By Ellen McGirt
Updated: October 31, 2018 12:02 PM ET

This is the time of year when I remember with fondness my early vision for this column, which launched some two and a half years ago. I actually believed, I’m embarrassed to say, that I’d mostly spend my time on things like corporate surveys, new research, inspiring profiles, and the cultural wrecking ball that is Halloween.

I miss those days.

That said, today is Halloween, that magical day when people who do diversity work wait patiently for the carnage. For people who love it, it’s a time to be creative, exchanging a corporate mask for a more expressive one. (My friends at 2U, I’m looking at you.) But typically… hell, I’m just going to quote myself from 2016:

Every year, it’s a thing. Imagine some people showing up to work dressed in orange prison jumpsuits with the words “illegal alien” scrawled across the front—a popular choice in the past—who are then theatrically bricked into their cubicles by people wearing Donald Trump masks. Points for topicality, but you’re still going to HR. Please don’t paint your face black, brown, yellow or “red.” It’s always racist. No religious garb. No suicide bomber shtick. Skip the Black Lives Matter jokes. And yet, it will happen, and I’ll be linking to the inevitable aftermath stories next week.

By 2017, I continued my practice of highlighting the hopeless and clueless: The Alabama teacher who blackened his face and dressed up as Kanye West. (Do we need the MAGA update? No.) The Staples employee in Pleasant Hill, CA who greeted shoppers in blackface, then claimed to be “a sharpie.” The man who walked into two Omaha, Neb. area malls dressed as a “mass shooter.” The “Anne Frank costume for girls” was whisked from the shelves after a backlash.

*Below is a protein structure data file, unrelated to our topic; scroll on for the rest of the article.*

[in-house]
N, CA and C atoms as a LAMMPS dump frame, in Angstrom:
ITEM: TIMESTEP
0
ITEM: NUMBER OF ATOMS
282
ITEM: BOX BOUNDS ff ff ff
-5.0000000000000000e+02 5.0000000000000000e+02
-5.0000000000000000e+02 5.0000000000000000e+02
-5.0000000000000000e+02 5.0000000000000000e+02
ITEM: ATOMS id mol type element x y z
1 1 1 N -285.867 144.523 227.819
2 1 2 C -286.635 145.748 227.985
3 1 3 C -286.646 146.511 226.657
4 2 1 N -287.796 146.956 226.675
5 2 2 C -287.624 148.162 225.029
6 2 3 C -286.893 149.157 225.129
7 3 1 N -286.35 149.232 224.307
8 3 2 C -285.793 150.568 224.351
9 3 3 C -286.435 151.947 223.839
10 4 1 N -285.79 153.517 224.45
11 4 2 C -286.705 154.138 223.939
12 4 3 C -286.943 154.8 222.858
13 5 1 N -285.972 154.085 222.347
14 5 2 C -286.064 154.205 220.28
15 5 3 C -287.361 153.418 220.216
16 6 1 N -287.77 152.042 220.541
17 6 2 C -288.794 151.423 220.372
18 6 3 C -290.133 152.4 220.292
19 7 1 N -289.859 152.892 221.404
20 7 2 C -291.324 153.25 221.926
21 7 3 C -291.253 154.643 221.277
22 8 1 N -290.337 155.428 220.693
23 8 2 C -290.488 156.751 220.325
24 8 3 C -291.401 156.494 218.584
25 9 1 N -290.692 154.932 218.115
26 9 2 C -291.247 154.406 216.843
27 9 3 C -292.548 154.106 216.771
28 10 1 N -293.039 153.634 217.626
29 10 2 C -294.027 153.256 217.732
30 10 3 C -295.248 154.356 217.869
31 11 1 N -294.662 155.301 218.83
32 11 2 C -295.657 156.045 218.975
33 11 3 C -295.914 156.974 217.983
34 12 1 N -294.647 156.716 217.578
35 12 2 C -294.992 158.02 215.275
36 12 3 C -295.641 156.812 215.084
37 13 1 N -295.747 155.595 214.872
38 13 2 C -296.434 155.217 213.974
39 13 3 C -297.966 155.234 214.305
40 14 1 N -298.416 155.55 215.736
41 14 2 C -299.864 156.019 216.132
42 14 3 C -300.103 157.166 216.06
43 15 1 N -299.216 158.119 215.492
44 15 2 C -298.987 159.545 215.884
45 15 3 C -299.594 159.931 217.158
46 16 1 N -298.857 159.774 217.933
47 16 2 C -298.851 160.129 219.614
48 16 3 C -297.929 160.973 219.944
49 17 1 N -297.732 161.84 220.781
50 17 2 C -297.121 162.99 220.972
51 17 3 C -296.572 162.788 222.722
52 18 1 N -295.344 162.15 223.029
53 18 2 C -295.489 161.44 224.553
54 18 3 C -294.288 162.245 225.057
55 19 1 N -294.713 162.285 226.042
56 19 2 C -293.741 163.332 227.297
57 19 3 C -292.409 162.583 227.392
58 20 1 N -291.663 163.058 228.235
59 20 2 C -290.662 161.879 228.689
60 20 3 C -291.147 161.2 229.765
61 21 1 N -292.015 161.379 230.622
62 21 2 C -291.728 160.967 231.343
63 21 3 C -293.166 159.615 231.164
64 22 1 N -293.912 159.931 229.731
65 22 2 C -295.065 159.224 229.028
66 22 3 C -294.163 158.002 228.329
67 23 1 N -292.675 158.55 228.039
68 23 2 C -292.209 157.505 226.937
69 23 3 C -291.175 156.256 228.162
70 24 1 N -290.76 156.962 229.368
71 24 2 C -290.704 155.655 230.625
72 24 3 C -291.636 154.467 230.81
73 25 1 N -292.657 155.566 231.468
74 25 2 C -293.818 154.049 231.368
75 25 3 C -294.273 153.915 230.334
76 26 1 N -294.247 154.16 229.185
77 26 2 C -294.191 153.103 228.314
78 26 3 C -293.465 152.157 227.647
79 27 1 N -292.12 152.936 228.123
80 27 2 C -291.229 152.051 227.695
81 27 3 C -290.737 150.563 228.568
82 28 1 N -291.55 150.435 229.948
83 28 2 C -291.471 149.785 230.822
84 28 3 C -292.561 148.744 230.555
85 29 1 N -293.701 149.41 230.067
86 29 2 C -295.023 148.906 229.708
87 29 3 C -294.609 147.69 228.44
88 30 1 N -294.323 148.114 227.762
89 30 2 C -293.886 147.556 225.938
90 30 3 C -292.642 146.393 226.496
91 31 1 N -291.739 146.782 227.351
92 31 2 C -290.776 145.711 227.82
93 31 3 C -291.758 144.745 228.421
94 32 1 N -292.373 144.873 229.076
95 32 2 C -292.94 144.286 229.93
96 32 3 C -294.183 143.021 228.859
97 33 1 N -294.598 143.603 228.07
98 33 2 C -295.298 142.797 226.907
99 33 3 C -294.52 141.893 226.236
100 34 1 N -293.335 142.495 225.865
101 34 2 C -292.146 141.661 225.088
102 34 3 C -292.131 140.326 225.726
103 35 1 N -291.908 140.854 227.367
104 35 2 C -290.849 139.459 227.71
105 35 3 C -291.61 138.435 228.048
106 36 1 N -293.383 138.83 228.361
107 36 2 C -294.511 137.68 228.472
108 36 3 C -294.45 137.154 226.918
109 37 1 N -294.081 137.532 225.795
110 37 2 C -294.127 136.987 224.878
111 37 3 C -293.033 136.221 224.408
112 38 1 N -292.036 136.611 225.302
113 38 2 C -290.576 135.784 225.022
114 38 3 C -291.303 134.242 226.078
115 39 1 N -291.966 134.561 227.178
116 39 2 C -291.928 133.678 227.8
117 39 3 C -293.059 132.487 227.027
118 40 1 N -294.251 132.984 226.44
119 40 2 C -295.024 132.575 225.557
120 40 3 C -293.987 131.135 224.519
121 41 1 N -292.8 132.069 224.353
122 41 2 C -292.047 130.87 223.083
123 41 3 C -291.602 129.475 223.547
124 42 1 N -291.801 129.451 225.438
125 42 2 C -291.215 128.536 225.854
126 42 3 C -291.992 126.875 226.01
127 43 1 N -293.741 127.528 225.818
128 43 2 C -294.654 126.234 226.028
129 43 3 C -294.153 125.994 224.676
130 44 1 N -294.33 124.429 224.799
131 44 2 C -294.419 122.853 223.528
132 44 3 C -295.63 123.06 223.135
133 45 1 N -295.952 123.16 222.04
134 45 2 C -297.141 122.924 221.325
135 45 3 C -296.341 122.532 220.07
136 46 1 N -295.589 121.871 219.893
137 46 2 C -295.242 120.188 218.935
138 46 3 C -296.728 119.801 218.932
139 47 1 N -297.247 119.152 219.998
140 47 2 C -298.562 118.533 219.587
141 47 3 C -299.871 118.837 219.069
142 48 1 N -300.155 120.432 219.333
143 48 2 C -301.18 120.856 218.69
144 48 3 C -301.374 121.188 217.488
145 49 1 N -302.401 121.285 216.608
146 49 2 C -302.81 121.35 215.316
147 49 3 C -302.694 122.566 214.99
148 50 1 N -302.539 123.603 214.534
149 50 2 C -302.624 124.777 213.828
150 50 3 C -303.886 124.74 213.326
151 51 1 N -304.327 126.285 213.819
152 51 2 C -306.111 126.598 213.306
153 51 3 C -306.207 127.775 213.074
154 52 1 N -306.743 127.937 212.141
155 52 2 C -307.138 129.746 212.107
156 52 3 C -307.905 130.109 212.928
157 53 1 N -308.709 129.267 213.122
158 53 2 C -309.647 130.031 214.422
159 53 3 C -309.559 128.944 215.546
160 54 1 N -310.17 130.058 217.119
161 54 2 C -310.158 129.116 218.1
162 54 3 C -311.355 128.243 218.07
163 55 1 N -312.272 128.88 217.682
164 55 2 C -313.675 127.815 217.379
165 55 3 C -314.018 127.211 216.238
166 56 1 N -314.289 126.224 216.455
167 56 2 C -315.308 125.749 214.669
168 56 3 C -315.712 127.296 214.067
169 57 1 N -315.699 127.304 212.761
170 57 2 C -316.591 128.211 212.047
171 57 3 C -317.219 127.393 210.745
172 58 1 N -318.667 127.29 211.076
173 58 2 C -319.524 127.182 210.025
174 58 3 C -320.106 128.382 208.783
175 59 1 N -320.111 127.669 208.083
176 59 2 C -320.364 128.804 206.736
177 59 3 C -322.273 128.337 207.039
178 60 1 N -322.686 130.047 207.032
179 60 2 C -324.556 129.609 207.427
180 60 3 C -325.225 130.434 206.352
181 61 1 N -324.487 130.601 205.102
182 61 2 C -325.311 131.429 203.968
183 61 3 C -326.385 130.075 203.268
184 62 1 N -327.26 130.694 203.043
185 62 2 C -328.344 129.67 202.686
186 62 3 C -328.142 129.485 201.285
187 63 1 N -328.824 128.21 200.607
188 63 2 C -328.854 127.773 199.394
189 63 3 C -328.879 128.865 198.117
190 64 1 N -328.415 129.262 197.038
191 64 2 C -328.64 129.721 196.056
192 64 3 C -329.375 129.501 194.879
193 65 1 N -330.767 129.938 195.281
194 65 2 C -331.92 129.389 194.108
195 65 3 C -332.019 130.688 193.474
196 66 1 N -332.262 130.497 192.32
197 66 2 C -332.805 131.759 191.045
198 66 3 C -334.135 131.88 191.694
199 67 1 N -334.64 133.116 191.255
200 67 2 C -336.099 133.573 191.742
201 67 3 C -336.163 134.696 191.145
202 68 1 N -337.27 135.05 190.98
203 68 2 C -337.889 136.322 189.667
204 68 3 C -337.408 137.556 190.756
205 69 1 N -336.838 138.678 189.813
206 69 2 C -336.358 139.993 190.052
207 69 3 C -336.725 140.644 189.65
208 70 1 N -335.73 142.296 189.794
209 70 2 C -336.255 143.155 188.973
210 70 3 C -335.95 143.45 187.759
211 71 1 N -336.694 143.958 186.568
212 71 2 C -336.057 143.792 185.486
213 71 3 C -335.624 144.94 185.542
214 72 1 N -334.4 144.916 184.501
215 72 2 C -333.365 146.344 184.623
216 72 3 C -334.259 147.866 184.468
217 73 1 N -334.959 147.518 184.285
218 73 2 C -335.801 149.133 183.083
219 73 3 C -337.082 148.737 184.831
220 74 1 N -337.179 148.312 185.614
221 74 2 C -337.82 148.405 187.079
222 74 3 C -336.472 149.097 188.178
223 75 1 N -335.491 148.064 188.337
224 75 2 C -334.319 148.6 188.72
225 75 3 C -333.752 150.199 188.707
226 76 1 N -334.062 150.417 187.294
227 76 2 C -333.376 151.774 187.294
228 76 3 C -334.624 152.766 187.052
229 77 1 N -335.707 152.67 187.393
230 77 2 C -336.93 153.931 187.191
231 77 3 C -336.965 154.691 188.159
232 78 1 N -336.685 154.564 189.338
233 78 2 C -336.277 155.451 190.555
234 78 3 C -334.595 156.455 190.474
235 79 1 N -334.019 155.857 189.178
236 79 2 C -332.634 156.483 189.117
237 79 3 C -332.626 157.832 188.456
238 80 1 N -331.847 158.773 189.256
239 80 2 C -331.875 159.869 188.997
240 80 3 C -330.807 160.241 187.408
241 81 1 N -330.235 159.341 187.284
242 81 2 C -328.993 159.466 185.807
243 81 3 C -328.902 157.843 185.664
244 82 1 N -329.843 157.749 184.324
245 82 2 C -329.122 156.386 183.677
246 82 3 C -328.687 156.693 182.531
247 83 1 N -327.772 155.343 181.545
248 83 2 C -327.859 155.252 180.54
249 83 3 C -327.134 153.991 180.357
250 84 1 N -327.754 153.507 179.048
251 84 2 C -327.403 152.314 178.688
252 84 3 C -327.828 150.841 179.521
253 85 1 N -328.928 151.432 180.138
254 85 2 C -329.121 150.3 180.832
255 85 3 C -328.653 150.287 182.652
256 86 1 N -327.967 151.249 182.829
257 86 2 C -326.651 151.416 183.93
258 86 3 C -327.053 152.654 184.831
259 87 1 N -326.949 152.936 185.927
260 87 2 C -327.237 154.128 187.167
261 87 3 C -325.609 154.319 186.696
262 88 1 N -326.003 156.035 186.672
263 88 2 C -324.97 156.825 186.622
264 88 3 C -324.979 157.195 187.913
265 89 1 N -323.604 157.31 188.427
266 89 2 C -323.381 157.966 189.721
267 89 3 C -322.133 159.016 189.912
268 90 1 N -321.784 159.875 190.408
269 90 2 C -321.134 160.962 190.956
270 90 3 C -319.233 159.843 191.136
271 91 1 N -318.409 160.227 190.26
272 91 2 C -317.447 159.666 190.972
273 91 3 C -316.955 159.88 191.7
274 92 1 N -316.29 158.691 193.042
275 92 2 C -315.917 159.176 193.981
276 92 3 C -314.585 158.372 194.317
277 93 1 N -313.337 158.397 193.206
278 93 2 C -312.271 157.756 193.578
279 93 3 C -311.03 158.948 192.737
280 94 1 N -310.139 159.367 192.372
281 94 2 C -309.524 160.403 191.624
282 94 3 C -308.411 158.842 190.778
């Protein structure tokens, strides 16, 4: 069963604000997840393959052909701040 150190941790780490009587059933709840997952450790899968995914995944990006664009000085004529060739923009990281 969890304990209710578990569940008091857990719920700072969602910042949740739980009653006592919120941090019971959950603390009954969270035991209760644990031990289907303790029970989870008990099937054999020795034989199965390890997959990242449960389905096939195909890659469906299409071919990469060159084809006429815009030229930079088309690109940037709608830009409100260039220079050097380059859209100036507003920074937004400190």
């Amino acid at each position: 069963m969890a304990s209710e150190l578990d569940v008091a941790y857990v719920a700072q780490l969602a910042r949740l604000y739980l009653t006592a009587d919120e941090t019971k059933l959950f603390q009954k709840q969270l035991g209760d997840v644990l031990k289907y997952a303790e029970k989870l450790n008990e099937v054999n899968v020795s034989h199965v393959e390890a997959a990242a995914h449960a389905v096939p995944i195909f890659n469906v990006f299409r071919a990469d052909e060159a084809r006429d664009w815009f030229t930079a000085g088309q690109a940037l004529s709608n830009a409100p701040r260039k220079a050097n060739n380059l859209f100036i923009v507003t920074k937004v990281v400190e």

I just know it’s going to be worse this year. 2018, we’re ready for you.

Don’t be these people. Don’t don a sombrero and act like a jerk. Don’t wear an Indian headdress or be a sexy Pocahontas or insulting sports mascot. If you want to change the color of your skin, think smurf or gumball only. Unless you want to get fired like this Kansas City nurse.

But whatever you do, don’t fall for the “I didn’t know it was offensive,” line. Everybody knows.

“Nonblack people keep doing blackface because they find it enjoyable,” explains Anne Branigin in The Root. She cites research that shows clearly that people understand blackface and other racist jokes are wrong… but not really that wrong. “[W]hite people—mostly young white men, but not always—take pleasure in these jokes and know that they are offensive. Anti-black racism is a way for them to pass the time, to connect, to feel a cheap sense of rebellion even though there is nothing inherently rebellious about American racism—it has always been the status quo.”



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